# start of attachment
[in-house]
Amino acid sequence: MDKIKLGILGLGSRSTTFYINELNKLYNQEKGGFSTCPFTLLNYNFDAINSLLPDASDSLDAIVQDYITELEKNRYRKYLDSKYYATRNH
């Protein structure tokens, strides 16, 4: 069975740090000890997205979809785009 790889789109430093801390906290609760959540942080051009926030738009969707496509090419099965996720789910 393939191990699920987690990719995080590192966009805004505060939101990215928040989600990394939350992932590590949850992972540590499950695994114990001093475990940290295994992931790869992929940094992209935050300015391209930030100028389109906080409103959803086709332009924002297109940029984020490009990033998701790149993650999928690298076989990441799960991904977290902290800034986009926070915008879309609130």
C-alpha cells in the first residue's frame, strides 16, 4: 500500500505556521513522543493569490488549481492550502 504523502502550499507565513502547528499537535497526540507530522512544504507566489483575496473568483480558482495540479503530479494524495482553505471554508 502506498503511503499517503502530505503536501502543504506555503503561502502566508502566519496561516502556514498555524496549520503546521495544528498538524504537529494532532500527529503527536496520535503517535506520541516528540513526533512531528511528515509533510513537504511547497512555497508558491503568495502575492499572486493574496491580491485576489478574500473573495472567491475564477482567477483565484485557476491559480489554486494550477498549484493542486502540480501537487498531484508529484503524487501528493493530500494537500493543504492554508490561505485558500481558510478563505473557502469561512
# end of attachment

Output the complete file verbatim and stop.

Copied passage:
[in-house]
Amino acid sequence: MDKIKLGILGLGSRSTTFYINELNKLYNQEKGGFSTCPFTLLNYNFDAINSLLPDASDSLDAIVQDYITELEKNRYRKYLDSKYYATRNH
């Protein structure tokens, strides 16, 4: 069975740090000890997205979809785009 790889789109430093801390906290609760959540942080051009926030738009969707496509090419099965996720789910 393939191990699920987690990719995080590192966009805004505060939101990215928040989600990394939350992932590590949850992972540590499950695994114990001093475990940290295994992931790869992929940094992209935050300015391209930030100028389109906080409103959803086709332009924002297109940029984020490009990033998701790149993650999928690298076989990441799960991904977290902290800034986009926070915008879309609130």
C-alpha cells in the first residue's frame, strides 16, 4: 500500500505556521513522543493569490488549481492550502 504523502502550499507565513502547528499537535497526540507530522512544504507566489483575496473568483480558482495540479503530479494524495482553505471554508 502506498503511503499517503502530505503536501502543504506555503503561502502566508502566519496561516502556514498555524496549520503546521495544528498538524504537529494532532500527529503527536496520535503517535506520541516528540513526533512531528511528515509533510513537504511547497512555497508558491503568495502575492499572486493574496491580491485576489478574500473573495472567491475564477482567477483565484485557476491559480489554486494550477498549484493542486502540480501537487498531484508529484503524487501528493493530500494537500493543504492554508490561505485558500481558510478563505473557502469561512